Guanmiao has stood witness to many historical events. It started off as a quiet rustic village during the reign of Prince Jheng of the Ming Dynas-ty as well as experienced brutal racial oppression during the Japanese occupation. After the Second World War, the region became famous for its rattan ware, an industry that also gradually faded away into obscurity. Guanmiao experienced the ebb and flow of time, providing an honest re-flection of major historical events.
The temples of Guanmiao District are closely associated with cultural developments. These temples not only represent the residents' religious beliefs, but have become an integral part of local history and experienc-es, becoming a symbol of the Guanmiao spirit.
There were a number of settlements and villages in the Tainan County area during the early 17th century. In 1661, Prince Jheng Cheng-gong established Chengtian Fu (Chengtian Prefecture) in Taiwan that exer-cised jurisdiction over Tiansing County and Wannian County. In 1664, Prince Jheng Jing renamed the counties as Jhou. Guanmiao thus in-cluded the villages of Baoda, Sinfeng, and Chongde in Wannian Jhou. This was the first time that Guanmiao was placed under the jurisdiction of a government agency.
In the 24th year of Cing Emperor Kangsi, the Cing government estab-lished Taiwan Fu, which designated Fongshan, and Jhuluo (three coun-ties), and Guanmiao to be under the jurisdiction of Taiwan county.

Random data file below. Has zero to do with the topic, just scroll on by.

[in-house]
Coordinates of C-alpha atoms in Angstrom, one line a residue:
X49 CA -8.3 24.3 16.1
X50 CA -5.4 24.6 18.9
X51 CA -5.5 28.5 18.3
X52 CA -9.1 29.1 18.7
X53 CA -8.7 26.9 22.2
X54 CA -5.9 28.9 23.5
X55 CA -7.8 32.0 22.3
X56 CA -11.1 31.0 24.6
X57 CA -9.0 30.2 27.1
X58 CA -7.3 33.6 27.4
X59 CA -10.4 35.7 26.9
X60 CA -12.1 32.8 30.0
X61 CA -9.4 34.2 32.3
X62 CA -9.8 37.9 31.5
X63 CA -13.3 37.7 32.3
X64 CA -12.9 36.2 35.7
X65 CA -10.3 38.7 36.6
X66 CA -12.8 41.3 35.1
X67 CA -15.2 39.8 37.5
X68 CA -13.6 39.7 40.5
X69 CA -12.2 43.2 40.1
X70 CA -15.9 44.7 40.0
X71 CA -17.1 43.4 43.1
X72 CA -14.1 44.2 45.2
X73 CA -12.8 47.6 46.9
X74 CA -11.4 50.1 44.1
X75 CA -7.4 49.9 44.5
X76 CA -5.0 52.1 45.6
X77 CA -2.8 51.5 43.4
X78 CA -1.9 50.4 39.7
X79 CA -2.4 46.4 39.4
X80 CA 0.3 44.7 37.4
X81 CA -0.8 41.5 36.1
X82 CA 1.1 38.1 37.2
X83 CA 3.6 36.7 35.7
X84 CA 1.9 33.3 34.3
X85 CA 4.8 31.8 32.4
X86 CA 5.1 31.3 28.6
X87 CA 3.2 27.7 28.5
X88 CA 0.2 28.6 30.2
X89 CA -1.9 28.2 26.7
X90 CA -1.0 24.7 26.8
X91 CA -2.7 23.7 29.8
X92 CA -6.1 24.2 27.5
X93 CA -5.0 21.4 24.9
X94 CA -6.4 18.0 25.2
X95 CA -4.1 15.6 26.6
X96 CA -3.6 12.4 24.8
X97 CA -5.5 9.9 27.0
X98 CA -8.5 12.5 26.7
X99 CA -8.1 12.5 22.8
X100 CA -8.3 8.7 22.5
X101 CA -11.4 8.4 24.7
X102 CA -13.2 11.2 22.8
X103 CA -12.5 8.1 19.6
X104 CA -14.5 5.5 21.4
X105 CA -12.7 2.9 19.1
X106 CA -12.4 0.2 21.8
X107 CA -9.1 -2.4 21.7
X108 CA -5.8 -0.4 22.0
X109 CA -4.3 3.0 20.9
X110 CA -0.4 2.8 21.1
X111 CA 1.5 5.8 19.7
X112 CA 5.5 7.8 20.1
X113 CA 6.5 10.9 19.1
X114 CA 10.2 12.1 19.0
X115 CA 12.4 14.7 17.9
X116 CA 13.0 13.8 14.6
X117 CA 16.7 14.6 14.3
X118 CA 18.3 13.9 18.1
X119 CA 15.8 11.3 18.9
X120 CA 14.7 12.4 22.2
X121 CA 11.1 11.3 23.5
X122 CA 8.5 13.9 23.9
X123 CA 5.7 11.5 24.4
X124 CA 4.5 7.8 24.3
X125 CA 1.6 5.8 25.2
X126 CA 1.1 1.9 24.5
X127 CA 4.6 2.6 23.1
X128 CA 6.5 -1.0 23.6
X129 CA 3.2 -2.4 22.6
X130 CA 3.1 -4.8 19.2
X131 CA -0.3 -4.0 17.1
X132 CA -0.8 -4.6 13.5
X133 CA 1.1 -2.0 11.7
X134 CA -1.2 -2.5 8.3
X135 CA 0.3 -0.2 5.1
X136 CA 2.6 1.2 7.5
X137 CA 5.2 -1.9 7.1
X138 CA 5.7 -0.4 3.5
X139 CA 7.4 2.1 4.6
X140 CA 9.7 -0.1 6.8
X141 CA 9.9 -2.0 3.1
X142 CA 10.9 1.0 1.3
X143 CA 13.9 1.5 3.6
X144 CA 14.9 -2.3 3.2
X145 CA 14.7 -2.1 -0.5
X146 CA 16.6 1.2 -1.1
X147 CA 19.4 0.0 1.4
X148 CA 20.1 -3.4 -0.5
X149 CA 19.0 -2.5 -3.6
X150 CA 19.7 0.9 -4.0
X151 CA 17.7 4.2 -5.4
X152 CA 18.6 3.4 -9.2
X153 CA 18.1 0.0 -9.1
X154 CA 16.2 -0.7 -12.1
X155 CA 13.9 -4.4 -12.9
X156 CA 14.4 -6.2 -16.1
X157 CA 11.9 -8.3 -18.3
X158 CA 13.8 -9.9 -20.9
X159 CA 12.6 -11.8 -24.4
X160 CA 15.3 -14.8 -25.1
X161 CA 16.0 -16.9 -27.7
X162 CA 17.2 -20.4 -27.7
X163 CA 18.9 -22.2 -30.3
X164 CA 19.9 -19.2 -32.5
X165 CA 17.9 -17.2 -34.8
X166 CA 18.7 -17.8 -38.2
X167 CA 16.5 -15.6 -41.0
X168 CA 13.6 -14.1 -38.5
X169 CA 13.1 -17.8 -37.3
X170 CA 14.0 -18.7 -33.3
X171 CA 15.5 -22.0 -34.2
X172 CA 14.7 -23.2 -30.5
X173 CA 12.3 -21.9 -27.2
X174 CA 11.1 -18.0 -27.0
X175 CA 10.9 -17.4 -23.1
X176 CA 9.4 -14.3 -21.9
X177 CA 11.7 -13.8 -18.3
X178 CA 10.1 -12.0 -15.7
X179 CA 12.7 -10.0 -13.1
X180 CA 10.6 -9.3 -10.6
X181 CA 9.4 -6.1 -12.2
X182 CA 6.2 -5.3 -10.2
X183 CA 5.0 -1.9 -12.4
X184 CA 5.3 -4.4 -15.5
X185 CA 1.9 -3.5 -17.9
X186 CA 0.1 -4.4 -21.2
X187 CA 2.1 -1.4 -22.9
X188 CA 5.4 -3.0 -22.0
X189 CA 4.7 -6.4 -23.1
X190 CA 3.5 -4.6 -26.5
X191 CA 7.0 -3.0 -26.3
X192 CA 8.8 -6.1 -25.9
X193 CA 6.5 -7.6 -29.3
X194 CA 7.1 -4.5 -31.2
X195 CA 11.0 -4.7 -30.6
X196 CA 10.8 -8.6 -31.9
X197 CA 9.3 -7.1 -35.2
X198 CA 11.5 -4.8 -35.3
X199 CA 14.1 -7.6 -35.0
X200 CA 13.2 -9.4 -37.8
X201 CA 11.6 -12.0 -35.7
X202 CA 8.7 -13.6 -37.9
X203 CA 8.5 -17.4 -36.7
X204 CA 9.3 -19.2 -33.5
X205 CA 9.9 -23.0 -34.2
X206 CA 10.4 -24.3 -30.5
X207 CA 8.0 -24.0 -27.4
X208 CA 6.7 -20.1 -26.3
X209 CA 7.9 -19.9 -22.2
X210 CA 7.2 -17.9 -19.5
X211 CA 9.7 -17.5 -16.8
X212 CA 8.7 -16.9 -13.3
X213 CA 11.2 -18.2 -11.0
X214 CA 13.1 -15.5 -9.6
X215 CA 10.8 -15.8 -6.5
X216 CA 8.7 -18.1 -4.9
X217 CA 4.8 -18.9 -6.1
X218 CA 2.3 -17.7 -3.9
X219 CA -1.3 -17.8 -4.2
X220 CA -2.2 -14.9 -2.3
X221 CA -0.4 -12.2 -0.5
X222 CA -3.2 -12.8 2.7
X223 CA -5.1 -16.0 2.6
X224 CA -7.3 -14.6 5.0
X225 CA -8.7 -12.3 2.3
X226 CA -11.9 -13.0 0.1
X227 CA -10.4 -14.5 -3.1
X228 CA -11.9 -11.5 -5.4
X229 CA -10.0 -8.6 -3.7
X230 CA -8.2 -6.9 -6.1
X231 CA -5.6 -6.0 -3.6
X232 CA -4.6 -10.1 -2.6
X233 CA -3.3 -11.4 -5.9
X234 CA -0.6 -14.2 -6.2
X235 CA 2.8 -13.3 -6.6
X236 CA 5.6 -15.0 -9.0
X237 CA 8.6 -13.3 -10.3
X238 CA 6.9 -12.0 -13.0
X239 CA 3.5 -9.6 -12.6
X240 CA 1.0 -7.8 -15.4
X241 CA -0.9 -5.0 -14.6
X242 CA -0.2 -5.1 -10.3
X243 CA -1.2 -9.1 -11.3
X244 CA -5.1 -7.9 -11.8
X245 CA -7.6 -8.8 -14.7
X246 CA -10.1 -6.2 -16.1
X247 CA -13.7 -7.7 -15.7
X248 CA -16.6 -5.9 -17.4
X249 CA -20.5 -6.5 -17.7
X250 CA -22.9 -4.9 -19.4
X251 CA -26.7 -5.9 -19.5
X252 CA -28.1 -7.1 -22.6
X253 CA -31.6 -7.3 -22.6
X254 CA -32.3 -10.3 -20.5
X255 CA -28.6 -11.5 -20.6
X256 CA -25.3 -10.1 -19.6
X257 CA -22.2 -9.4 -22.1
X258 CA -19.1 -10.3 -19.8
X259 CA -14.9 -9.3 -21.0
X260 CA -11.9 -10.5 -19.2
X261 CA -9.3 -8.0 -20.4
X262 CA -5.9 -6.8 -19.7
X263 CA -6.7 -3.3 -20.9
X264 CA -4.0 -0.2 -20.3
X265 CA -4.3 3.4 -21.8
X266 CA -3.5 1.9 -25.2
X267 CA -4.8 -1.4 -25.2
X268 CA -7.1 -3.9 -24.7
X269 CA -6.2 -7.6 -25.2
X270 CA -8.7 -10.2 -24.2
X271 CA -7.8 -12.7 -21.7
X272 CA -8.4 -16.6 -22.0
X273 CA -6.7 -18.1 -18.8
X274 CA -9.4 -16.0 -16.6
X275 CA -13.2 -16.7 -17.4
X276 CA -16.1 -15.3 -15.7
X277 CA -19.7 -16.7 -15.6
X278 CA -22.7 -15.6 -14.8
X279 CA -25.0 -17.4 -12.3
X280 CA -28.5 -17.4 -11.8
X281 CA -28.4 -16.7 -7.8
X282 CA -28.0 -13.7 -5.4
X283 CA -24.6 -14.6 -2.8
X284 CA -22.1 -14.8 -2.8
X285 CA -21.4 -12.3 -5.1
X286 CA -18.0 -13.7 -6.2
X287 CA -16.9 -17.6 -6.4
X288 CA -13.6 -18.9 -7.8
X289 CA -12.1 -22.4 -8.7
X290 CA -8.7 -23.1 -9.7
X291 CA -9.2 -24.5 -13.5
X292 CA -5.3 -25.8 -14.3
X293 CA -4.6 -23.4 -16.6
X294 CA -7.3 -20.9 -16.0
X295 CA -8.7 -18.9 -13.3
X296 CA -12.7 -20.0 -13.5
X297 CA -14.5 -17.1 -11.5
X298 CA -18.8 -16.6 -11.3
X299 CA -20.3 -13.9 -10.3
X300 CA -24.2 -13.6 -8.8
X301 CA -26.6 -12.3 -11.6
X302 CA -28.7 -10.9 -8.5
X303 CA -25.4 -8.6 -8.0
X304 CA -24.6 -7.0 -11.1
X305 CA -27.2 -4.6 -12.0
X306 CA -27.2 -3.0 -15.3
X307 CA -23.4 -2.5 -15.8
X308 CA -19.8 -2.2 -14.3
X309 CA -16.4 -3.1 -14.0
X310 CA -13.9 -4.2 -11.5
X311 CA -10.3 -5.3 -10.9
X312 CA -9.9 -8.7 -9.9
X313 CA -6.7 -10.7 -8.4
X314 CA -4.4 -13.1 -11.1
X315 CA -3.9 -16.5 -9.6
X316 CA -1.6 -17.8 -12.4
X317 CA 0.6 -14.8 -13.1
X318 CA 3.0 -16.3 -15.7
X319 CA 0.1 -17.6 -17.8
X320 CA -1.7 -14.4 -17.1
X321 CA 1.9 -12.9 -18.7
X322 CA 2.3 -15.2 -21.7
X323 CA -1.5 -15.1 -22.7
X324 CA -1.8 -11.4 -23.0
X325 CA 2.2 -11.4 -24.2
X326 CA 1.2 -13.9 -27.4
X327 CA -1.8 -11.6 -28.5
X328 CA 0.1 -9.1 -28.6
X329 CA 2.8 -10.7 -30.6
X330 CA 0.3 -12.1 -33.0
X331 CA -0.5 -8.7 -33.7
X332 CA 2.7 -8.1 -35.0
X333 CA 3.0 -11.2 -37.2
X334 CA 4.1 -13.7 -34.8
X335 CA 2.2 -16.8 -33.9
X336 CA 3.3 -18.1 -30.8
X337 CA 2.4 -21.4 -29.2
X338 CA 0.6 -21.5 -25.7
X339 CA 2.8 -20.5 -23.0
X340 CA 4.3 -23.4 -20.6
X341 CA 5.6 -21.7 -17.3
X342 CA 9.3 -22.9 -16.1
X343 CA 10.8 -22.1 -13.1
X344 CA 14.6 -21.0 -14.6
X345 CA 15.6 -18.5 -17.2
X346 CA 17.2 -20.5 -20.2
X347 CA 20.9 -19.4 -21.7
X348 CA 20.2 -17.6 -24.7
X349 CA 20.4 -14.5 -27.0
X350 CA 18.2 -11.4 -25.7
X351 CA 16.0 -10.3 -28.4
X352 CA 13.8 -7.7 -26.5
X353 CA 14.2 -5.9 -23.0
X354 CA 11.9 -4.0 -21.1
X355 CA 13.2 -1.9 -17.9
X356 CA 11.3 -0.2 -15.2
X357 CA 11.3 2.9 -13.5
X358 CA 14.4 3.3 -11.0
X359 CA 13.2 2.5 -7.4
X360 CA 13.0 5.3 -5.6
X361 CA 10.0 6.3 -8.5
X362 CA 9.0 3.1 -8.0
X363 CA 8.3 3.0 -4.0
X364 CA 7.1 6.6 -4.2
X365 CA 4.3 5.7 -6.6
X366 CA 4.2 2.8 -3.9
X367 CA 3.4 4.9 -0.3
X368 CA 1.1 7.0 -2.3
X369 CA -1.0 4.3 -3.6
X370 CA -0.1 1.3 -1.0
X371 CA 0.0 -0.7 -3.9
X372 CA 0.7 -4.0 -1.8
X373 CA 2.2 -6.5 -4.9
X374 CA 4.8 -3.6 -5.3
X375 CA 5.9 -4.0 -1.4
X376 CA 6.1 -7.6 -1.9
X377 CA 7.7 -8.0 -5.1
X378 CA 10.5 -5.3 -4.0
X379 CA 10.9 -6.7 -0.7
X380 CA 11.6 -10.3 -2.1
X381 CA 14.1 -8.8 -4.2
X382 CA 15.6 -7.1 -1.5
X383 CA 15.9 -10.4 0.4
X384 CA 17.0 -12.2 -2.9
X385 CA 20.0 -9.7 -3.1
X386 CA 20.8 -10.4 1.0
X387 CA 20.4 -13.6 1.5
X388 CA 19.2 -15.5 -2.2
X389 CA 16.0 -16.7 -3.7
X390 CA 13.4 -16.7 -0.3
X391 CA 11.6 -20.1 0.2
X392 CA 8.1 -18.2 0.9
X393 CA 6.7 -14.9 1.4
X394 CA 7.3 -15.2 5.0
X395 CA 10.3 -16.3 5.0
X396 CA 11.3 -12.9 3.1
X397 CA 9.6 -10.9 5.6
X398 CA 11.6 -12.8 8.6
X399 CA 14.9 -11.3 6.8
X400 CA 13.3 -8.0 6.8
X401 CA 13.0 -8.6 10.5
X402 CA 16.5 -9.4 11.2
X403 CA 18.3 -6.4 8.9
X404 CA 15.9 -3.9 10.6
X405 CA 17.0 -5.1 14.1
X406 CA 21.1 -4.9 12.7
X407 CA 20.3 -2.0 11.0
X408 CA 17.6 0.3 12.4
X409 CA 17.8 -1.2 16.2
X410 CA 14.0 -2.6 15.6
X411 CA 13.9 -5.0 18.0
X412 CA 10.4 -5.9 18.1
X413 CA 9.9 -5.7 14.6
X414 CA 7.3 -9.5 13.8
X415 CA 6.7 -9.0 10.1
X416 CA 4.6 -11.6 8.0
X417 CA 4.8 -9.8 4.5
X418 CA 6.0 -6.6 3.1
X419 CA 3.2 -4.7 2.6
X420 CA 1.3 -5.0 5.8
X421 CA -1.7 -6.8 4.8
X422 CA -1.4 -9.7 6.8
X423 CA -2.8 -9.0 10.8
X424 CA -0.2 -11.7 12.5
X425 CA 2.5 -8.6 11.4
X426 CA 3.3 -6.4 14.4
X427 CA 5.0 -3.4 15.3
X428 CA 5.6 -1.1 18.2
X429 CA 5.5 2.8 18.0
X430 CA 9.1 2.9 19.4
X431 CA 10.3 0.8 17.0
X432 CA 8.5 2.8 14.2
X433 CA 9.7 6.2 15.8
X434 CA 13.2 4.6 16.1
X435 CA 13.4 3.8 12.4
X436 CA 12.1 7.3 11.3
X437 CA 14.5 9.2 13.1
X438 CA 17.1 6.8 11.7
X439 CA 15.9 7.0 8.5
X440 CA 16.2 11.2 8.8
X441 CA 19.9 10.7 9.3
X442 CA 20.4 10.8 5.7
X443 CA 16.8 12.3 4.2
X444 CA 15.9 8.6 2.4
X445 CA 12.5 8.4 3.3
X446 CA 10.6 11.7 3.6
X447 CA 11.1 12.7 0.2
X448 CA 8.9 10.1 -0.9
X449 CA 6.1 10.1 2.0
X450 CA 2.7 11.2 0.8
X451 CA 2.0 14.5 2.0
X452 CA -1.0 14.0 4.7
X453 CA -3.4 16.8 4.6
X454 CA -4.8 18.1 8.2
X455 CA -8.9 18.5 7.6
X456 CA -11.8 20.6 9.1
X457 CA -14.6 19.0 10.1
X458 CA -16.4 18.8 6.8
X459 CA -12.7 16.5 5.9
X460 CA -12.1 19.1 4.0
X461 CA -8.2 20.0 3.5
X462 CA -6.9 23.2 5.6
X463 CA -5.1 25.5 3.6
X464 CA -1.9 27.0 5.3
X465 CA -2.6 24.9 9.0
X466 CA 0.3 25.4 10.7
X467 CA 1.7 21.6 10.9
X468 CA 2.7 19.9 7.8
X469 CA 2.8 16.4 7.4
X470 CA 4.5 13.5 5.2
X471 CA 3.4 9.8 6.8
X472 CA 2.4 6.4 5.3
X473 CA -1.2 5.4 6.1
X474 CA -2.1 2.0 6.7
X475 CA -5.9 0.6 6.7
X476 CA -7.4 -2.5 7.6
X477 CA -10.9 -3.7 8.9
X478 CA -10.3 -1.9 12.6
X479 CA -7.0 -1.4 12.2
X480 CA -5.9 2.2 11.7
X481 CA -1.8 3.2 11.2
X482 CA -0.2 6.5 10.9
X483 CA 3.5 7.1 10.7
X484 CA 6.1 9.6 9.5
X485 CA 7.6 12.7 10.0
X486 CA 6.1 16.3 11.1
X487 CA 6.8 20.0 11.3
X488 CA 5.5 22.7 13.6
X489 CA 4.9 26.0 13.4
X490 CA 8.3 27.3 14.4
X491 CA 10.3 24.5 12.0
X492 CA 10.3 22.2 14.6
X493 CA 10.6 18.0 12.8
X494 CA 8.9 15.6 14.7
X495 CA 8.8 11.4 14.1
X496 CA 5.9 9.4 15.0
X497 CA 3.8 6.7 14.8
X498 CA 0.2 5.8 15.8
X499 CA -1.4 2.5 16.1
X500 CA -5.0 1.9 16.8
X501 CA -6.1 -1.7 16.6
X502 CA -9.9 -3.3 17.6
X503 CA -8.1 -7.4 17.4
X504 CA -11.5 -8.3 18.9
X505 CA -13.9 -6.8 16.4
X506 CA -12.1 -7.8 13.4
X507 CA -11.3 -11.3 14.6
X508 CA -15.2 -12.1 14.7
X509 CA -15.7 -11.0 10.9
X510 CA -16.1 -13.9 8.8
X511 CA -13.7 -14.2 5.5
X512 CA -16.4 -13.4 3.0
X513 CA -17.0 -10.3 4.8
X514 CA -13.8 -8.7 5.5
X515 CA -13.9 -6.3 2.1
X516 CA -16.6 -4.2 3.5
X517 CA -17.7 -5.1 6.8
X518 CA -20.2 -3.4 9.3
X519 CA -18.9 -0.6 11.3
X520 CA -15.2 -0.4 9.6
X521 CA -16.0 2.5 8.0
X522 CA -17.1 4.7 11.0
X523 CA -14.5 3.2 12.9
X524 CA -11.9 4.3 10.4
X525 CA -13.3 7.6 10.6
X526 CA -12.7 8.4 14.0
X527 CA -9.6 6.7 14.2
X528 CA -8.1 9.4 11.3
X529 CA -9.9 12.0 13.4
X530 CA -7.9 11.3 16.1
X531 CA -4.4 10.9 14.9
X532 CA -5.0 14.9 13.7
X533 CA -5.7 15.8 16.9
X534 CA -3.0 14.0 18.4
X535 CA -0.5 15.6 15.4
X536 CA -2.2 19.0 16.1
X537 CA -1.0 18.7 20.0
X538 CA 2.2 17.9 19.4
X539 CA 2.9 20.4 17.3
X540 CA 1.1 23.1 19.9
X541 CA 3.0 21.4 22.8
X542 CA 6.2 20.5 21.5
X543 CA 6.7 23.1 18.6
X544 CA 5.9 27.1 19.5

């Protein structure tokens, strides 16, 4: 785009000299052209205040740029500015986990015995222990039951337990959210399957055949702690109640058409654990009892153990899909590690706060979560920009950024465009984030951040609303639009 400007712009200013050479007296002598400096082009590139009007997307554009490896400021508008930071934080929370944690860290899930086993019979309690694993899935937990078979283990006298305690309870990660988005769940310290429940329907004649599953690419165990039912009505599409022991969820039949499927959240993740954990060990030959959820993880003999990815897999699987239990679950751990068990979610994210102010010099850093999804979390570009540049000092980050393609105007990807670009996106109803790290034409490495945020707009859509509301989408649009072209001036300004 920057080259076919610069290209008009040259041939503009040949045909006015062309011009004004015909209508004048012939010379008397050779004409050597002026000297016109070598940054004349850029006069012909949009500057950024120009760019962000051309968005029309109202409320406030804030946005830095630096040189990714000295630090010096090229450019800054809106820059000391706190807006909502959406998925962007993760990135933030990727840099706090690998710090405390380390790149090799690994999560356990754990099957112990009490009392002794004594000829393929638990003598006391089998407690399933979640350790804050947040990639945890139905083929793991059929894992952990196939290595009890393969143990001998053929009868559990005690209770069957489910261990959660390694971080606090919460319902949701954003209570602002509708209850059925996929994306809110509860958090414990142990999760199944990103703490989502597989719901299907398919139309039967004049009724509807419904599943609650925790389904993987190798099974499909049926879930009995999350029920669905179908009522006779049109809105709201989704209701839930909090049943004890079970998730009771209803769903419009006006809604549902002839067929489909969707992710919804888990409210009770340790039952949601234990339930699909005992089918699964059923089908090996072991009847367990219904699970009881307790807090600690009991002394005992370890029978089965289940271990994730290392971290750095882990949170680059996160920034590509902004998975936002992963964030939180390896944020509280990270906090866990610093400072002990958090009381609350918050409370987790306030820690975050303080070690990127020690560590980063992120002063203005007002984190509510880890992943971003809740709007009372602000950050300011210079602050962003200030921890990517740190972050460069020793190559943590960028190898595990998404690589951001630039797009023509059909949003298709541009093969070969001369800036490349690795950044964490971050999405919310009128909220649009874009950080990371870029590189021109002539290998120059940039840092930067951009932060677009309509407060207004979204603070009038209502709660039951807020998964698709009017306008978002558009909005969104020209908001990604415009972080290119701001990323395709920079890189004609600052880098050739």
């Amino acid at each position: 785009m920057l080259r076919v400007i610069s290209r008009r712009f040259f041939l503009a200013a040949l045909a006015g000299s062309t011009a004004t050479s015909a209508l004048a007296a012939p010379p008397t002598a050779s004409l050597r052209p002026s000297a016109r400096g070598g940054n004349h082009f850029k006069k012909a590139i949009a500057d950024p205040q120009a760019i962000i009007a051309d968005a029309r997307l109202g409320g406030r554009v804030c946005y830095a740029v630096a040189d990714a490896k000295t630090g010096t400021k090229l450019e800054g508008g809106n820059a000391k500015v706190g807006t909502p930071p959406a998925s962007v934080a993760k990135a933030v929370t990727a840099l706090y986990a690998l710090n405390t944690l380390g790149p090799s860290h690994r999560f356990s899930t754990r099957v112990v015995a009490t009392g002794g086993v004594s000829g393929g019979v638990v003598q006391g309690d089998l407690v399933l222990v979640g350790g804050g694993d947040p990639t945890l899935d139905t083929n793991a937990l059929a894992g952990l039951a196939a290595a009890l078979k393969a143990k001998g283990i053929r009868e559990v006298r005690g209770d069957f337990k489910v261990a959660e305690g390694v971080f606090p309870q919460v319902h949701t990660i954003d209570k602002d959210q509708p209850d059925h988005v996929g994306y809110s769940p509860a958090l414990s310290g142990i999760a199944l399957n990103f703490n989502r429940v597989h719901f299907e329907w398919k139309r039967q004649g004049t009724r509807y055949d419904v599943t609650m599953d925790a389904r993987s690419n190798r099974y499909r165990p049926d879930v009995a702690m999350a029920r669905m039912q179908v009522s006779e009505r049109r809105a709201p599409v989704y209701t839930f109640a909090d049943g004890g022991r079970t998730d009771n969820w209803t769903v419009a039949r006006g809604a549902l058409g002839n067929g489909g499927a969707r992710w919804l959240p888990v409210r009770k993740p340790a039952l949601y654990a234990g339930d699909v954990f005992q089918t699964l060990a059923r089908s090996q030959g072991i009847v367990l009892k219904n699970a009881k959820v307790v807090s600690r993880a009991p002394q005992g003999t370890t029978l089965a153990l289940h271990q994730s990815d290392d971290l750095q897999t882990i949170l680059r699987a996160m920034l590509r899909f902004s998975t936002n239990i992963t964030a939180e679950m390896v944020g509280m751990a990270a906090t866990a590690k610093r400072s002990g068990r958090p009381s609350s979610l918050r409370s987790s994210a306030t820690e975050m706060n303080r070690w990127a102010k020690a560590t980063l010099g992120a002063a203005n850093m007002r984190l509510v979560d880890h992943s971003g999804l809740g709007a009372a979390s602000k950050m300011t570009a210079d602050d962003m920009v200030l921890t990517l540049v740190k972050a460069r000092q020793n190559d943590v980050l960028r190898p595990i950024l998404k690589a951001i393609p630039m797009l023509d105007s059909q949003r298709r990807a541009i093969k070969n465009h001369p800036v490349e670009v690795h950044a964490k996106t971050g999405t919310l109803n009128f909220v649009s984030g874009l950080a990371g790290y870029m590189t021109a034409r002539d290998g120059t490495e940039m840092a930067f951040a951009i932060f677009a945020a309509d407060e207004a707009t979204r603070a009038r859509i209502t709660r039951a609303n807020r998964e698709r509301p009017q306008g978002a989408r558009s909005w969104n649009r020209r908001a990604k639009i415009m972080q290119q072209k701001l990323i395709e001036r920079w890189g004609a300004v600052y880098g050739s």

In the 14th year of Cing Emperor Guangsu, Taiwan County was re-named as Anping County. The area of Guanmiao would include the 4 villages of Chongde Dong, Wai Sinfong, Baodong, and Yongfong.
Earlier in the 16th year of Cing Emperor Cianlong, Datanpi was known for its picturesque landscape and well-developed agriculture. Siangyang Chunru (spring mantle of paddy fields) was included as one of the 8 wonders of Taiwan. Datanbi was the heart of these lush paddy fields. The word Siang (香) refers to the aromatic scent of rice paddies, while the word Yang (洋) refers to the ocean-like expanse of the lush paddy fields, leading to the name of Siangyang.
In 1895, the Cing government of China was forced to cede Taiwan to the Japanese. Stiff resistance in southern Taiwan led to the com-mencement of martial law. Guanmiao was then placed under the branch office of Tainan Civil Administration.
During the Meiji Era, the Japanese dissolved the county system and re-placed it with the Ting system. Guanmiao was regarded as a Jhihting (branch office) of Tainan Jhuo, and exercised jurisdiction over Wai Sin-fong Village, which included the areas around Guandimiao Street.
In 1920, the Cho system was again replaced by the Shu system. Guan-miao Sho (hamlet) was placed under Sinfeng Ken (county) of Tainan Shu (prefecture).
At the end of the Second World War, Guanmiao was made into a town-ship under Sinfong District of Tainan County. This was the first time that Guanmiao was designated as a town.
In 1950, local autonomous administration was implemented. Large counties and districts were dissolved to smaller administrative units. Guanmiao Town thus came under direct jurisdiction of Tainan County and was responsible for 17 villages within its region.